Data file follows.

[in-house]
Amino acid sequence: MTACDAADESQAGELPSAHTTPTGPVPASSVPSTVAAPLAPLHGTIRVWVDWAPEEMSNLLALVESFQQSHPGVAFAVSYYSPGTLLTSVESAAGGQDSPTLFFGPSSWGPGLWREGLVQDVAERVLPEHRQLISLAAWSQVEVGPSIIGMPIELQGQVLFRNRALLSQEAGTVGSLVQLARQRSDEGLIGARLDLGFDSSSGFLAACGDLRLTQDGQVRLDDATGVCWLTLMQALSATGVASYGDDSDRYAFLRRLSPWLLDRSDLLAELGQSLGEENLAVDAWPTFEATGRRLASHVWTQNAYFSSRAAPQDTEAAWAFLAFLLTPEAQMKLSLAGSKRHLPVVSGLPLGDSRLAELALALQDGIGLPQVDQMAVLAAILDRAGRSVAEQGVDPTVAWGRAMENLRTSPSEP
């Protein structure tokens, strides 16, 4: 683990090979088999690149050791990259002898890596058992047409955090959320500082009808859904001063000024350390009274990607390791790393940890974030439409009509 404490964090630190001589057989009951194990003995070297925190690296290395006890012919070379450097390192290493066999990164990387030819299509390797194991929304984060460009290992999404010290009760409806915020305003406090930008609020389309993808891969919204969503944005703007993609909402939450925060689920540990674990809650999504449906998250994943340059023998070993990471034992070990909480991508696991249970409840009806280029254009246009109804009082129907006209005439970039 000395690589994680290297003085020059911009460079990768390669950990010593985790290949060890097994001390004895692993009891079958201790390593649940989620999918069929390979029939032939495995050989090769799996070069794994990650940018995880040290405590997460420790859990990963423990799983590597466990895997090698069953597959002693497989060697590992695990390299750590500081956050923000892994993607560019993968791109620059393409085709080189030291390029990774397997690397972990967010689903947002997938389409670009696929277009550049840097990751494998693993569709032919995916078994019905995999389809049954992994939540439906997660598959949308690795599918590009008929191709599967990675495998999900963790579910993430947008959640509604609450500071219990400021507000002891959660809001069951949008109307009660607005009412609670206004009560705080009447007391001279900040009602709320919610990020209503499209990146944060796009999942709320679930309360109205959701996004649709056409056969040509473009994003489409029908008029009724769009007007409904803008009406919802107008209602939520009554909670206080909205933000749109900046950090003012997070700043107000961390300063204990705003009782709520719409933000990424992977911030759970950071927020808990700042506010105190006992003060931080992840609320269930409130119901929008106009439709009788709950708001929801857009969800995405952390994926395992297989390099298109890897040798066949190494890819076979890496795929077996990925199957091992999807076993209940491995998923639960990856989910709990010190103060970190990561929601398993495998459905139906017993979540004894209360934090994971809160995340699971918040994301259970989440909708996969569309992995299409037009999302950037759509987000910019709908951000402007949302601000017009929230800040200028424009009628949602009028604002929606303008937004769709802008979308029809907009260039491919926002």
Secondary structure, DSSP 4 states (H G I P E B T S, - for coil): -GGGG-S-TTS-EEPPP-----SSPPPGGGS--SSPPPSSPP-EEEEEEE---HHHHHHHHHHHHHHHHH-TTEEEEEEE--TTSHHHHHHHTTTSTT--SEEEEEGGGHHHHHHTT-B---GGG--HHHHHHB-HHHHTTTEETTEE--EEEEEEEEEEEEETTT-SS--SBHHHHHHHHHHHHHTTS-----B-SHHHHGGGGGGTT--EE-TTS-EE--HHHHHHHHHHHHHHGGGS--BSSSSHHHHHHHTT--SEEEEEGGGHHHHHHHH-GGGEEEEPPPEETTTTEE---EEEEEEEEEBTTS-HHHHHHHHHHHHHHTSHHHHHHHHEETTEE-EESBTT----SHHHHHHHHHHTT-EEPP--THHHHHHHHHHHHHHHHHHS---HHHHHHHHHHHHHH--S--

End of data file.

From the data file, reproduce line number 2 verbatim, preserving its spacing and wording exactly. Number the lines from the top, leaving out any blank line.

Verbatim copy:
Amino acid sequence: MTACDAADESQAGELPSAHTTPTGPVPASSVPSTVAAPLAPLHGTIRVWVDWAPEEMSNLLALVESFQQSHPGVAFAVSYYSPGTLLTSVESAAGGQDSPTLFFGPSSWGPGLWREGLVQDVAERVLPEHRQLISLAAWSQVEVGPSIIGMPIELQGQVLFRNRALLSQEAGTVGSLVQLARQRSDEGLIGARLDLGFDSSSGFLAACGDLRLTQDGQVRLDDATGVCWLTLMQALSATGVASYGDDSDRYAFLRRLSPWLLDRSDLLAELGQSLGEENLAVDAWPTFEATGRRLASHVWTQNAYFSSRAAPQDTEAAWAFLAFLLTPEAQMKLSLAGSKRHLPVVSGLPLGDSRLAELALALQDGIGLPQVDQMAVLAAILDRAGRSVAEQGVDPTVAWGRAMENLRTSPSEP